But more on topic and JP, the good part of him is his 'calling out' problems, excesses and whatever you call it. Though his solutions are founded in what Ted describes as the machine/system. So on the one hand he 'rebels' by calling out thing 'the status quo' misses/ignores or even endorses. But he himself so much system he can't really rebel so with long talks basically says to embrace the system (more specifically the system he grew up in and he has spun his tales around).

It's not perse a declassification of Jordan (I would happily believe and take it already as fact he's a good psychiatrist), but viewed in the Ted perspective he is this false rebellion. To put it blunt: Peterson does not take into account the tremendous and devastating 'Industry' and is fine with how society acts with it and sets people up (helps) them to integrate into this abomination of a system.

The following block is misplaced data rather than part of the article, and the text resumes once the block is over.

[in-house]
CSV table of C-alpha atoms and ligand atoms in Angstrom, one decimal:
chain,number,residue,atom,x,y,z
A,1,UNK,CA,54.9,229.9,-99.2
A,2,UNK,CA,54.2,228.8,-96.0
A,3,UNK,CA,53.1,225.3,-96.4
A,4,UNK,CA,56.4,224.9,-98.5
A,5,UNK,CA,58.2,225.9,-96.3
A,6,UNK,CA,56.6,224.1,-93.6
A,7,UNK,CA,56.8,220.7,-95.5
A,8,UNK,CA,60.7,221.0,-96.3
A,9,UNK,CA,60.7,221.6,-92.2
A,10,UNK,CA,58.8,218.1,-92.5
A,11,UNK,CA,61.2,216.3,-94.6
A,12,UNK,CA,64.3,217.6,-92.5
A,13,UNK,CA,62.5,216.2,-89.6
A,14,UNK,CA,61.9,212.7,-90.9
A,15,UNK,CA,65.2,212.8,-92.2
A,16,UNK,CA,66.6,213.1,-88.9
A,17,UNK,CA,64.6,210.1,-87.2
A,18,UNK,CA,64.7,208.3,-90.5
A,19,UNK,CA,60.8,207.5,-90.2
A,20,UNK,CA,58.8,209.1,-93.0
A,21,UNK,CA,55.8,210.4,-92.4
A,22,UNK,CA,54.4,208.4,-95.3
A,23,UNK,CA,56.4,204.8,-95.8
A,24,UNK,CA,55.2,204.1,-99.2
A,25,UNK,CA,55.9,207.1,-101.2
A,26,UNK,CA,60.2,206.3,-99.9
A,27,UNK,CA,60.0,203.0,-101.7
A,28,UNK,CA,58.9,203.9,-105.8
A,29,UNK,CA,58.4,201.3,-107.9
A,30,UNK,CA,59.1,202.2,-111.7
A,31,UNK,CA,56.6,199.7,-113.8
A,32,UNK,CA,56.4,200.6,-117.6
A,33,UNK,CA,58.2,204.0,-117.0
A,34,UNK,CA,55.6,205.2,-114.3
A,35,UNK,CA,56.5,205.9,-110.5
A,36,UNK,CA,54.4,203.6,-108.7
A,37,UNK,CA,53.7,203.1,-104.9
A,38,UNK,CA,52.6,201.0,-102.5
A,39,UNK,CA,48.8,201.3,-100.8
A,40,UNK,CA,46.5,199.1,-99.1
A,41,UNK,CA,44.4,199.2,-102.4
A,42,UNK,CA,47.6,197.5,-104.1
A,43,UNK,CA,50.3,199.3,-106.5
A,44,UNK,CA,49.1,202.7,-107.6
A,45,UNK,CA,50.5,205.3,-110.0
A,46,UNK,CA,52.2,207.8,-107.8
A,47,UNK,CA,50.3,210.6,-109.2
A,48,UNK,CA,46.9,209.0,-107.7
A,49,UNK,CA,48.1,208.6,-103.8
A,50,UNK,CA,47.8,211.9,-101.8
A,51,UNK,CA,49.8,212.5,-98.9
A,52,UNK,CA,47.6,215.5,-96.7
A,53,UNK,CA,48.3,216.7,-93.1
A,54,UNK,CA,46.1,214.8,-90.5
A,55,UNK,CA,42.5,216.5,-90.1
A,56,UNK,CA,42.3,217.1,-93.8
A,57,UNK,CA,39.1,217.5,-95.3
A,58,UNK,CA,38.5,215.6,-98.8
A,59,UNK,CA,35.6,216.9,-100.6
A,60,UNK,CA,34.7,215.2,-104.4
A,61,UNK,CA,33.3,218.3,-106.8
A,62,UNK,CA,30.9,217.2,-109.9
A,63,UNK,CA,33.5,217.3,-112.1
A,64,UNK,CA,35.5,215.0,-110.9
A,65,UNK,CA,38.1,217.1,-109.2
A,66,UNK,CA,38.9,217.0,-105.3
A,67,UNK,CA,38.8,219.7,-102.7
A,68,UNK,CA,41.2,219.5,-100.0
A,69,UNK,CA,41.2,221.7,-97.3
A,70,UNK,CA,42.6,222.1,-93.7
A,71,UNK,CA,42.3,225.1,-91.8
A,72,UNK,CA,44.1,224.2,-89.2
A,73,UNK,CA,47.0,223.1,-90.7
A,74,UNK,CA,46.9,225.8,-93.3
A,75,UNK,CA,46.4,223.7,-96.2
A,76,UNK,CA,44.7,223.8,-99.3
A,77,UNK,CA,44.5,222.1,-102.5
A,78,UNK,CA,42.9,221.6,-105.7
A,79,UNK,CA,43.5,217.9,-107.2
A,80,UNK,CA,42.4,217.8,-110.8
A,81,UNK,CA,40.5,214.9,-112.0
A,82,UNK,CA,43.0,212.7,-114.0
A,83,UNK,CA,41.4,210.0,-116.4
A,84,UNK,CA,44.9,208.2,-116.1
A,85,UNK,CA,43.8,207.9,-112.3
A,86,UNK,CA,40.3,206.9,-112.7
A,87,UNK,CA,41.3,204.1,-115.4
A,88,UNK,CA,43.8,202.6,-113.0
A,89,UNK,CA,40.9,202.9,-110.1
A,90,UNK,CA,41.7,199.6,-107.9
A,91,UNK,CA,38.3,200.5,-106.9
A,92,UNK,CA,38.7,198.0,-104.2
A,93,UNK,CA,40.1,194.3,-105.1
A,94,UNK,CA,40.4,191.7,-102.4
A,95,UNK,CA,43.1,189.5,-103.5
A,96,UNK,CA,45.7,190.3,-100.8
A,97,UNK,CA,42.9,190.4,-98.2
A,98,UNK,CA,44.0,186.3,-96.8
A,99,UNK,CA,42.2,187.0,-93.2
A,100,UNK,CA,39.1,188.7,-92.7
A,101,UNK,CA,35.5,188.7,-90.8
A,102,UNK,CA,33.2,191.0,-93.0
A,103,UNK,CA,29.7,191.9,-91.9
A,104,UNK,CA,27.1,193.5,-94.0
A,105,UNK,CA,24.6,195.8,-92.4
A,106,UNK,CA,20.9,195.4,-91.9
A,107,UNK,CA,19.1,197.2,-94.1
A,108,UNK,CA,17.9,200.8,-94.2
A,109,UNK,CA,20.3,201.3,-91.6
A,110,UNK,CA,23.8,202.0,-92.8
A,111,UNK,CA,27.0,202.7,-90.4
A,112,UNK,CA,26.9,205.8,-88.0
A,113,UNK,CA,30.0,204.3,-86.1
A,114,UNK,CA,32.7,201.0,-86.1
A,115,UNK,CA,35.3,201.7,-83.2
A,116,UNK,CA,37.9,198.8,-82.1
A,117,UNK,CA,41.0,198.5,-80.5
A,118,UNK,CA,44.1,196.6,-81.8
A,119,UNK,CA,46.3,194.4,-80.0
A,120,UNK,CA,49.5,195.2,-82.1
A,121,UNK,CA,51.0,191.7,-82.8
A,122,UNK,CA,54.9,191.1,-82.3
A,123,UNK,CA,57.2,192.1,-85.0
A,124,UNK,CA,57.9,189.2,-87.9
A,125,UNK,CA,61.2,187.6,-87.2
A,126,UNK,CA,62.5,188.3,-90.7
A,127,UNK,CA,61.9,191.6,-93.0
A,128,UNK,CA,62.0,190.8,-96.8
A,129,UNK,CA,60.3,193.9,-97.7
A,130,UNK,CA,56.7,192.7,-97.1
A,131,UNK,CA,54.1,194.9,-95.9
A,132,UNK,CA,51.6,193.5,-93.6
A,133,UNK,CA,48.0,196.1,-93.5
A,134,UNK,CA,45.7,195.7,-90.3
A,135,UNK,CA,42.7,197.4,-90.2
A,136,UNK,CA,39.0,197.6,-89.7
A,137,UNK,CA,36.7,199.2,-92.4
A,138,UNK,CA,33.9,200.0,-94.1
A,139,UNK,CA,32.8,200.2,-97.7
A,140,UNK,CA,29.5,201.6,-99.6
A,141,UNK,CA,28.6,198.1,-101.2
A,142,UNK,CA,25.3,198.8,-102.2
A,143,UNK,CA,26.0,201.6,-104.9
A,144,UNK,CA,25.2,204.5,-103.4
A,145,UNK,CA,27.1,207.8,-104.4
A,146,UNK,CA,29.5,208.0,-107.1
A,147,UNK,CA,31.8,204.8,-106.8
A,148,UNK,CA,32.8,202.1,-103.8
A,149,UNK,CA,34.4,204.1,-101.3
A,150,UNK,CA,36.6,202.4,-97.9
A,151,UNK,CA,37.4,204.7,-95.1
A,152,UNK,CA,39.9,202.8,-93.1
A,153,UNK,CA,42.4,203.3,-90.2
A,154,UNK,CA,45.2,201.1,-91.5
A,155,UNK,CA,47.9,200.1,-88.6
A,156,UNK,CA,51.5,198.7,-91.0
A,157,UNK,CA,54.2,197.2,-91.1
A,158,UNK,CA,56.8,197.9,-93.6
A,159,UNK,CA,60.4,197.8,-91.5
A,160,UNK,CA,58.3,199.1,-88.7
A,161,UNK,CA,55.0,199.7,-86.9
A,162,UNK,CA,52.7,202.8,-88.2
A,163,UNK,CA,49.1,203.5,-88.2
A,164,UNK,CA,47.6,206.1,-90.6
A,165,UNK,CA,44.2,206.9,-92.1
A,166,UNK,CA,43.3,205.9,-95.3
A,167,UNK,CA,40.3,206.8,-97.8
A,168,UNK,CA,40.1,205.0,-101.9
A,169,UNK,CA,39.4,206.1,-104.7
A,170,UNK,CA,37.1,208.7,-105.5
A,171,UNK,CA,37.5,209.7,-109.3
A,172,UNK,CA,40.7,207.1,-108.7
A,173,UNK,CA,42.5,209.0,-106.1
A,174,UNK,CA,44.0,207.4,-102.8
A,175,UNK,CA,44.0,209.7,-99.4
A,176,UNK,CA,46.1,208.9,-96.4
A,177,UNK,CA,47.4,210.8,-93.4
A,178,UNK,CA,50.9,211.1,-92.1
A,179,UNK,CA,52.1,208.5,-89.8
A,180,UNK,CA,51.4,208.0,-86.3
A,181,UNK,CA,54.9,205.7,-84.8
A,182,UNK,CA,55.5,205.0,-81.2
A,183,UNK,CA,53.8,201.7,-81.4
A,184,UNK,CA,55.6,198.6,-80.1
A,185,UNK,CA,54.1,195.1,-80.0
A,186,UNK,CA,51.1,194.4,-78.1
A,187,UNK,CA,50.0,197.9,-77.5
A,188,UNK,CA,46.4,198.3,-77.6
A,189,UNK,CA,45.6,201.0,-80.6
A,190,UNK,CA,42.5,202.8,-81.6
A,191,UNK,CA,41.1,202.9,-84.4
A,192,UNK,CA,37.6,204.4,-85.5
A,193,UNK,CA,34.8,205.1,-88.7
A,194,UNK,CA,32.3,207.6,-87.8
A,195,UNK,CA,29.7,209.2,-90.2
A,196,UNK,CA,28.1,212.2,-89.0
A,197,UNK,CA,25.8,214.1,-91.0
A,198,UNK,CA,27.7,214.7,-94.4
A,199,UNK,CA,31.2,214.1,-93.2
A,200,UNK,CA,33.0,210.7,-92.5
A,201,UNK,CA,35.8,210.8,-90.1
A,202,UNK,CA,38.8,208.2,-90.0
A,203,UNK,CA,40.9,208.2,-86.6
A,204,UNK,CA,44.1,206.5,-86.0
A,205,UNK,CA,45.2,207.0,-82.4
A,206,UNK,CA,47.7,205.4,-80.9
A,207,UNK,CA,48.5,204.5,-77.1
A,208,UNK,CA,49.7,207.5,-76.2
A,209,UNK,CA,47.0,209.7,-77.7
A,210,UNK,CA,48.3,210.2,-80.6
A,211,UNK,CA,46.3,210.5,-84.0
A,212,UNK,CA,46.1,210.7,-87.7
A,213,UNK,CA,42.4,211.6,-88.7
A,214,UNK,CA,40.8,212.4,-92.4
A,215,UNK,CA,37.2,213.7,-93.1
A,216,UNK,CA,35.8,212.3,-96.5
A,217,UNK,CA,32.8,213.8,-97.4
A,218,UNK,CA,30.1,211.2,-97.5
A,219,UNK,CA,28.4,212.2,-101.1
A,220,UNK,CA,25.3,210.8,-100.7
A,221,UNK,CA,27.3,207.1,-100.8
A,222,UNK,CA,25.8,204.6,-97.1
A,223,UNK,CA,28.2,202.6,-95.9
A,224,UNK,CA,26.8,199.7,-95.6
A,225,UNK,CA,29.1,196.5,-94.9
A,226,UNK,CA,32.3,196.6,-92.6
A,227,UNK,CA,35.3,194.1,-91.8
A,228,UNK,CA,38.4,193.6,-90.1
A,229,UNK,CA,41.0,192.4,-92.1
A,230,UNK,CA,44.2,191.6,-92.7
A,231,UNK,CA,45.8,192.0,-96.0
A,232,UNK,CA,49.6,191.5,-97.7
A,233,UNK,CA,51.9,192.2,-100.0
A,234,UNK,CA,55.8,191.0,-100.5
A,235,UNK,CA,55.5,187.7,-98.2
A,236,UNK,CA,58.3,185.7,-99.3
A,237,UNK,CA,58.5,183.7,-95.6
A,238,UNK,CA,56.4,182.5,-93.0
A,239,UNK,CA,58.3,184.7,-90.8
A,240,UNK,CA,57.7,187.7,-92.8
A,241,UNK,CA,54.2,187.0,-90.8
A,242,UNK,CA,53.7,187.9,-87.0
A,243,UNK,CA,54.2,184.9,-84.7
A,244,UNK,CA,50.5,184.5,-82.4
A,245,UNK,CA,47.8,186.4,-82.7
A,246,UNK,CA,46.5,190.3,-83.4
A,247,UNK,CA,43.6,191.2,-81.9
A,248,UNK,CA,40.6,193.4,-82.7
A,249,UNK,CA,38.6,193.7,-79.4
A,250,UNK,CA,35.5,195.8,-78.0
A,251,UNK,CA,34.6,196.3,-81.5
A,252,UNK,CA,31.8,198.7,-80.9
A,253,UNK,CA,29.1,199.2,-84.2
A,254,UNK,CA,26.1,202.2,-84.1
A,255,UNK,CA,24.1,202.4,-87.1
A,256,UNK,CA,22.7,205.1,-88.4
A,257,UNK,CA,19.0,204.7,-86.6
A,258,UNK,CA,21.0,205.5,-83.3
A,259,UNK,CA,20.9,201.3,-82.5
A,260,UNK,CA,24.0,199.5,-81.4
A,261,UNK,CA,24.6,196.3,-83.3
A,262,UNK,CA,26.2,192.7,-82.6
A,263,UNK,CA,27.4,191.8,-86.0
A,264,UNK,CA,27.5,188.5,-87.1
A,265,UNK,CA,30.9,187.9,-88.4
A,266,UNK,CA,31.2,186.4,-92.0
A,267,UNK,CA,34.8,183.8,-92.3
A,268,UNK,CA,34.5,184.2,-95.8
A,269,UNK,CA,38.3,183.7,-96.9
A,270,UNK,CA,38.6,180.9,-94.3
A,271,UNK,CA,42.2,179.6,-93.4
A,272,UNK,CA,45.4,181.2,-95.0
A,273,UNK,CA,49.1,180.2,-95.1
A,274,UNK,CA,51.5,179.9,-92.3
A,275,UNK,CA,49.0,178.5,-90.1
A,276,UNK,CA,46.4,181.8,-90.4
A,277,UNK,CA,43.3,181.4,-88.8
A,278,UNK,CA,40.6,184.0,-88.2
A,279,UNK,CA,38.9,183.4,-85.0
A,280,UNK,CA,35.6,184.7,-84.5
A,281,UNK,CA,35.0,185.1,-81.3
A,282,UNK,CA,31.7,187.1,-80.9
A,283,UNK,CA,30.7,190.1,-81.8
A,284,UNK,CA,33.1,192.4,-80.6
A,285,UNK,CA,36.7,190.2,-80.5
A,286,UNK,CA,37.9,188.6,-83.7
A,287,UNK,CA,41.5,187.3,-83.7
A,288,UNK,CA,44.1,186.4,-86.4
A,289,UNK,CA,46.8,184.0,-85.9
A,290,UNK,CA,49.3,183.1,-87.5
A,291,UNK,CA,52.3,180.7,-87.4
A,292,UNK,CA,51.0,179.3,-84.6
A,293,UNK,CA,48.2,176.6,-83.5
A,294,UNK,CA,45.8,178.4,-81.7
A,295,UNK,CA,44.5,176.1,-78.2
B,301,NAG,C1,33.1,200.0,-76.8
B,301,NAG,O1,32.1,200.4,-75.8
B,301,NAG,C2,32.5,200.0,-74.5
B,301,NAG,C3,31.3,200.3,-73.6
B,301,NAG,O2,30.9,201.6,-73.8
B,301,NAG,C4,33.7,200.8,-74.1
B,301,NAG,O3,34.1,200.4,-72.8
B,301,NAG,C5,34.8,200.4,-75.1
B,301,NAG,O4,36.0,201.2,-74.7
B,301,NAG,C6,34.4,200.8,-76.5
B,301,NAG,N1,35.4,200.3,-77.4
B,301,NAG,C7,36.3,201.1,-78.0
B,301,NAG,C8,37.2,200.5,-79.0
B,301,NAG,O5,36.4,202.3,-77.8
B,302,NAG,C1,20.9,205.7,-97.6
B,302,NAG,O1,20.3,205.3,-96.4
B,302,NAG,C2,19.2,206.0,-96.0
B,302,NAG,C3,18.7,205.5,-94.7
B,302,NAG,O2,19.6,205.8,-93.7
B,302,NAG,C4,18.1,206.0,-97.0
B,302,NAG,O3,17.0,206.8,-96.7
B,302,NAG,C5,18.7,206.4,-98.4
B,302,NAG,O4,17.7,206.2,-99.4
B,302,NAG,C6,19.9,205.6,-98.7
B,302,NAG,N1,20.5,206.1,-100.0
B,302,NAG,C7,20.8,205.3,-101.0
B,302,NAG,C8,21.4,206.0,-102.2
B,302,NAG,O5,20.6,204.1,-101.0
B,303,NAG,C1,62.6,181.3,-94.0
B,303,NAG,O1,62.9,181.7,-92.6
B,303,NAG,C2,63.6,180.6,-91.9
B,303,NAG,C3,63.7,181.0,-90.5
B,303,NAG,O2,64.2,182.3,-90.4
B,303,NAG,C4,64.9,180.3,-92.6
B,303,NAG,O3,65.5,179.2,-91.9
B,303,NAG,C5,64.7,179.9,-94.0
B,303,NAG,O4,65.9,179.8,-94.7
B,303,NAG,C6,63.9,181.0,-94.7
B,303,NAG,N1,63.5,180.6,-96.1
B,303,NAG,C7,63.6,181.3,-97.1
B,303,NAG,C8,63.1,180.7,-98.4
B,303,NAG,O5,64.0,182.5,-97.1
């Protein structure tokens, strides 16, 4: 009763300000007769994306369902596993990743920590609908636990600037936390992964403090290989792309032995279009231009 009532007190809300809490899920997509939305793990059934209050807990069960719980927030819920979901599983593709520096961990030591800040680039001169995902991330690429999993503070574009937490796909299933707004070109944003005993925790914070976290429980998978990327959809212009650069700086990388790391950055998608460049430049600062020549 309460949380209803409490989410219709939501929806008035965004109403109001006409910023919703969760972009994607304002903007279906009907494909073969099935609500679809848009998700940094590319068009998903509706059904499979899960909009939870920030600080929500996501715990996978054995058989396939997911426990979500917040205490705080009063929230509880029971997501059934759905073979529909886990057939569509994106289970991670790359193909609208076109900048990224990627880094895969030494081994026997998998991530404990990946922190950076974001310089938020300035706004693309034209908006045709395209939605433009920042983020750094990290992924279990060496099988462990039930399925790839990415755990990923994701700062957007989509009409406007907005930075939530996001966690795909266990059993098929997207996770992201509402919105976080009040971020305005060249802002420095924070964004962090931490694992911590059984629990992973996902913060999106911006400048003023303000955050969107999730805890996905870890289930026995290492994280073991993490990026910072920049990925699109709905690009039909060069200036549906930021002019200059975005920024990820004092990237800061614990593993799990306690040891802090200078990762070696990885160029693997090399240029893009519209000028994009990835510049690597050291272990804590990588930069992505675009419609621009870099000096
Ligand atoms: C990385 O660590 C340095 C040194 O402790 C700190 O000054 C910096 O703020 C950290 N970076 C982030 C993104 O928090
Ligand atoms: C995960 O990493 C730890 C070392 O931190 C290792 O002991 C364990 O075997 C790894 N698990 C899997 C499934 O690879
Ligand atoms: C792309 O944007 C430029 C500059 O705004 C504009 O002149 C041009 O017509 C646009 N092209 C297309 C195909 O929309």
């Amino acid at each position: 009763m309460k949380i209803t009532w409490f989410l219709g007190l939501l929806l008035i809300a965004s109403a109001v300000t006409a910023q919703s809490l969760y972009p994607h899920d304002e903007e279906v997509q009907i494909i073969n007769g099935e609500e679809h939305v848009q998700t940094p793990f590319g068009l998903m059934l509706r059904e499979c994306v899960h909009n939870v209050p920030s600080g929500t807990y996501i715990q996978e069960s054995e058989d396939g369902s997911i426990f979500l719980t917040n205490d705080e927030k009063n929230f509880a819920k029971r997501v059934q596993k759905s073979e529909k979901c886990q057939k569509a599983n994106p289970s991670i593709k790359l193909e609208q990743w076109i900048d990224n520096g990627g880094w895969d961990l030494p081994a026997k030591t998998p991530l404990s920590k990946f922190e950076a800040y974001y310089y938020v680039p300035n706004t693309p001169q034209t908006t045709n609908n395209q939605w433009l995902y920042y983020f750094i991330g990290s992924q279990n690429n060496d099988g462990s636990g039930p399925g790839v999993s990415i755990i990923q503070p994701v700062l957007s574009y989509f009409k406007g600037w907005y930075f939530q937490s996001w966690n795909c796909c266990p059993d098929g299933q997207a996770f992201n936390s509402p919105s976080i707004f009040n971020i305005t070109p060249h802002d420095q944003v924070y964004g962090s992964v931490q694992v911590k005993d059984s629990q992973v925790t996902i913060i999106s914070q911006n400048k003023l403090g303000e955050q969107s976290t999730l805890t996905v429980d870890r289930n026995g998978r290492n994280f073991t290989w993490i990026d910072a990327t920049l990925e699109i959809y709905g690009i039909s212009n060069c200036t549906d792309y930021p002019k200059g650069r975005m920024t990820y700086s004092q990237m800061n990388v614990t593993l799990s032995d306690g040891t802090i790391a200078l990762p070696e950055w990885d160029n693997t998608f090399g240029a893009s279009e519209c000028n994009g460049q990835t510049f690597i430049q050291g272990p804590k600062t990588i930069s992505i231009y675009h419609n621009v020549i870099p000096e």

EDIT: did I already mention Ted was a bit of a radical fanatic? ;)

[–]magnora7 2 insightful - 1 fun2 insightful - 0 fun3 insightful - 1 fun -  (3 children)

Ehh I think JP isn't quite as domesticated as the people Ted was talking about. But he does have a point.

[–]Mnemonic 3 insightful - 1 fun3 insightful - 0 fun4 insightful - 1 fun -  (2 children)

Well Ted was talking about all people, the non-domesticated side of JP is just his rebel impulse.

But the/a true rebellion against the system he doesn't preach, he is preaching against changes he finds not correct to the system, but still fully endorsing the system.

[–]magnora7 3 insightful - 1 fun3 insightful - 0 fun4 insightful - 1 fun -  (1 child)